“The Gentlemen” is a drug film packed with action, comedy and a star-studded cast of characters. 

“The Gentlemen,” Guy Ritchie’s latest action-comedy, is a whirlwind of elbow jab kind of jokes, casual cursing and splattered blood rolled into one thick joint worthy of smoking.

The film revolves around Mickey Pearson (Matthew McConaughey), an American expat who built a marijuana empire in London, as he tries to sell off his business and leave the game. After proposing the sale, Pearson encounters other men as un-gentle as him, blackmail and other surprises that fuel the intertwining storylines for one hour and 53 minutes.

While this is not McConaughey’s first drug movie rodeo, the film is a fresh endeavor for Hugh Grant, who plays a cheeky private investigator named Fletcher. Grant is mainly known for his lovey-dovey career in romantic comedies, but he rises to the occasion for his second film with Ritchie. Between the tinted glasses and sexual innuendos, Grant transforms into a piece of grime, something everyone encounters but does not want to touch.

Grant’s lovely acting is complemented by well-developed characters portrayed by stars. On the roster, there’s Pearson’s right-hand man Ray (Charlie Hunnam), his badass wife Rosalind (Michelle Dockery), and his potential clients Matthew (Jeremy Strong) and Dry Eye (Henry Golding). The cherry on top is Coach (Colin Farrell), a tough guy with a heart of gold.

What these characters share in common is more so what they all are not: Latino. By creating a film with a predominantly white cast, Ritchie is making a statement in the world of drug-related media and narratives. Neither this movie nor the characters within it are dubbed titles related to “narco” or “drug lord.” Rather, these men get the title of gentlemen despite their brash, rough character and demeanor because of their race.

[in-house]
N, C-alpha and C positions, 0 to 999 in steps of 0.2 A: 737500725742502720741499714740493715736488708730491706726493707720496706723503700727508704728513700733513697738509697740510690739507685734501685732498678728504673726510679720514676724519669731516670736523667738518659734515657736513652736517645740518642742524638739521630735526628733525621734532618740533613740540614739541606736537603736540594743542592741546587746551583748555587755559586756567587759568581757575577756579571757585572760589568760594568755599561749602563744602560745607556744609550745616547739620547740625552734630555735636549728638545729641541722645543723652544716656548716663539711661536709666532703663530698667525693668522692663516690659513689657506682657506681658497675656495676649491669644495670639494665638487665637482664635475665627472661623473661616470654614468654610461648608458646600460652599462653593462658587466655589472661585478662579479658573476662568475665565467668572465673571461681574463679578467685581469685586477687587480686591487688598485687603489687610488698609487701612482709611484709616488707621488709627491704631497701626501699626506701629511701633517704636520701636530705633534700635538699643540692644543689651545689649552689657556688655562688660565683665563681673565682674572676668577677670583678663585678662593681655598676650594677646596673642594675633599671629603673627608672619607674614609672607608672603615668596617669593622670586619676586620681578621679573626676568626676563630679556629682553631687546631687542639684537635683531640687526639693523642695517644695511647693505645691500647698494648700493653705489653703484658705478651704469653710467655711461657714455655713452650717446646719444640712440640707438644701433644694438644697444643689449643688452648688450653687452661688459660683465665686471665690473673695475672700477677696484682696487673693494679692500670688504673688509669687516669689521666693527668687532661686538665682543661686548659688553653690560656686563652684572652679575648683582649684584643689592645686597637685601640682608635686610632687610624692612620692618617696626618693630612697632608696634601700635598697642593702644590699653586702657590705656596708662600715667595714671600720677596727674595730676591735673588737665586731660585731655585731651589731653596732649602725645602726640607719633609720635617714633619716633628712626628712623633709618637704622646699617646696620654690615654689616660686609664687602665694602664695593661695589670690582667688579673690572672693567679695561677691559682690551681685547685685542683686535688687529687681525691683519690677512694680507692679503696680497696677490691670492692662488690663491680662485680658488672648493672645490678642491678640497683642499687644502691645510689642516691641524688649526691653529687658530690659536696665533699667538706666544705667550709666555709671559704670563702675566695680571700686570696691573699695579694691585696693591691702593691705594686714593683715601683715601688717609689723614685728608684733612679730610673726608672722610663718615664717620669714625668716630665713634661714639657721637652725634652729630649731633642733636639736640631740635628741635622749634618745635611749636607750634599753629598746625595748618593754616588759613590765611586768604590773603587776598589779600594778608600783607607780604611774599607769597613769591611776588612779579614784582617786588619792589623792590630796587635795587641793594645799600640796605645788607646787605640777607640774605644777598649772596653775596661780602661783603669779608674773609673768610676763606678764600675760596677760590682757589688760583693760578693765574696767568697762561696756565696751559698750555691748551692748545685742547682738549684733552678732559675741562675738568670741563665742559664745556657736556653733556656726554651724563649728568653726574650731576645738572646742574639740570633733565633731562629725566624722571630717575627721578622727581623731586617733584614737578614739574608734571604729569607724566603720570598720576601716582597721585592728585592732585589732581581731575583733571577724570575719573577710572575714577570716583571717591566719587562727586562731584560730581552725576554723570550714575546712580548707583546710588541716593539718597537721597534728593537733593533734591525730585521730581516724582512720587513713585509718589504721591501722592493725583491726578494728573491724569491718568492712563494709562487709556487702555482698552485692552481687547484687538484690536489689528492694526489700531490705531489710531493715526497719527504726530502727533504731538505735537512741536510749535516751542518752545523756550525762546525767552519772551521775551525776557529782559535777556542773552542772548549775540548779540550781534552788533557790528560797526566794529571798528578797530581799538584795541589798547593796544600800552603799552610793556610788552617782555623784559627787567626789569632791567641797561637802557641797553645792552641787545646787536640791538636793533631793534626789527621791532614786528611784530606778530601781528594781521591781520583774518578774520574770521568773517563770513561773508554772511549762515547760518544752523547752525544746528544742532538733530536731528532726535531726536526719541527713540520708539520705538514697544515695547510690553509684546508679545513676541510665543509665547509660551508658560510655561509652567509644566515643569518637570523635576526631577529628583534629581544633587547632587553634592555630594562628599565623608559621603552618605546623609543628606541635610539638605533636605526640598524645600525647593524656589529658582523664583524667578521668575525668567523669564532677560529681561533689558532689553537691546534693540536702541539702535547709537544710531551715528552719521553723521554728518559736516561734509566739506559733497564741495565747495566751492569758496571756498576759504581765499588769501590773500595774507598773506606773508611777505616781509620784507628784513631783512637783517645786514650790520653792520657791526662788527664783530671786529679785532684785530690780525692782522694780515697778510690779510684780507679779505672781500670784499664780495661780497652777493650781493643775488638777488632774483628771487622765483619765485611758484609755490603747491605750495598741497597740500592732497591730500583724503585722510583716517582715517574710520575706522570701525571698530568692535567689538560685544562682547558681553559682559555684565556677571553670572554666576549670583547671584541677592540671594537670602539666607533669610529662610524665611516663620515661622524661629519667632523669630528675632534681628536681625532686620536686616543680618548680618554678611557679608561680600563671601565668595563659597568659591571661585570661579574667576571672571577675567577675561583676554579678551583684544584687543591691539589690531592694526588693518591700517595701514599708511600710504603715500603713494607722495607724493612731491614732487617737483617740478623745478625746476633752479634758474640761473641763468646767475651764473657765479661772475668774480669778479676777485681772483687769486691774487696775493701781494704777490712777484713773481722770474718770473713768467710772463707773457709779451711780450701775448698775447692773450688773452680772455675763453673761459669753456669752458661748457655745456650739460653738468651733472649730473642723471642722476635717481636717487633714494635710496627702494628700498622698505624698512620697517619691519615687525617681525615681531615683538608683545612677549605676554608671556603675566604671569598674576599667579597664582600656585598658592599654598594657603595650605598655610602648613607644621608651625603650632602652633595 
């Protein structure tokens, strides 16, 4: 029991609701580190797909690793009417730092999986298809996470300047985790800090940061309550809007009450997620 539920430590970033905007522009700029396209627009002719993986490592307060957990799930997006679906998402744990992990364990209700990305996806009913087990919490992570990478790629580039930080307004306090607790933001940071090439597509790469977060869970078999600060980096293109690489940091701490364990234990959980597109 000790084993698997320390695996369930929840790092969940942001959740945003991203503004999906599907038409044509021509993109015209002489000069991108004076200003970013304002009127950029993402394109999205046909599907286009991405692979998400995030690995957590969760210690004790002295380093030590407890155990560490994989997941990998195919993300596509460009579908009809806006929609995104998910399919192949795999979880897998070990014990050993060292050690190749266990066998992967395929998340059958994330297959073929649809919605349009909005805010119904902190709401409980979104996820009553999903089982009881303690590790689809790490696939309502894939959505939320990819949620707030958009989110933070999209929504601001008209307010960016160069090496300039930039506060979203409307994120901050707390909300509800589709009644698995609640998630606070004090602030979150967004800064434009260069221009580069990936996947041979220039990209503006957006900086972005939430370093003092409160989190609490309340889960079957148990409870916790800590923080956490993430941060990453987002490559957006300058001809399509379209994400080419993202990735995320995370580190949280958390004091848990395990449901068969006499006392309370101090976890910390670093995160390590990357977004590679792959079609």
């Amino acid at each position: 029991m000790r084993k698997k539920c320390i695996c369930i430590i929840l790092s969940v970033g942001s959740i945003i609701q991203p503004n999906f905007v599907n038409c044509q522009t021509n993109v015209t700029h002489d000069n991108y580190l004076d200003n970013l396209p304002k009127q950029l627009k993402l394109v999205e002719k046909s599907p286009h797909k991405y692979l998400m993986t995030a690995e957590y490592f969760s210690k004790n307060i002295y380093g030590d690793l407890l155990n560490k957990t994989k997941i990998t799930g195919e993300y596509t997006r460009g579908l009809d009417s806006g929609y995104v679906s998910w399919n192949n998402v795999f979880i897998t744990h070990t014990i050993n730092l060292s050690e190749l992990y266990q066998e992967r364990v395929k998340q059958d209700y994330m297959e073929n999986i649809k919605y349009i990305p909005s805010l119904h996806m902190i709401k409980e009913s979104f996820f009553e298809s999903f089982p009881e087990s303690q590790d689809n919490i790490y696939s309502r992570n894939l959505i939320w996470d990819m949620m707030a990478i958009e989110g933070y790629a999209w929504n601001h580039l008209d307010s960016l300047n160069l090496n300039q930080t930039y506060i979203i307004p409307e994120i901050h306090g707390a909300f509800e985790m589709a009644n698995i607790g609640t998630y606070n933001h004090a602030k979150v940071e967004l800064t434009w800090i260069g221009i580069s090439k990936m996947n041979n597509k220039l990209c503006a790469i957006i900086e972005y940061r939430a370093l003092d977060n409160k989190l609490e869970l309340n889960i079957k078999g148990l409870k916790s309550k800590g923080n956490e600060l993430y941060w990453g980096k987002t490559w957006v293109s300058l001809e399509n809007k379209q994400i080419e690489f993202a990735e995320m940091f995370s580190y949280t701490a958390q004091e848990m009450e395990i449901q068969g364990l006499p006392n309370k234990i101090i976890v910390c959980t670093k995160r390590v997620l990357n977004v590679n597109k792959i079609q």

Under the guise of witty comedy, intense action and smooth rock ‘n roll introduced by a James Bond-esque title sequence, Ritchie’s film sends more messages beyond that of its ironic title. The narrative calls into question the legalization of marijuana as well as the powers and dangers of the internet. 

Most prominently, Ritchie calls out the world of cinema itself. Fletcher, a cinephile hidden in retro clothing, makes direct jabs at cinema through dialogue that set the bar high for “The Gentlemen.” Luckily, it does not disappoint. Ritchie toys with timelines and the idea of screens to create a cinematic trip that engages the imagination and leaves a residual high.

Rating: 9 out of 10

Feature Image: IMDB

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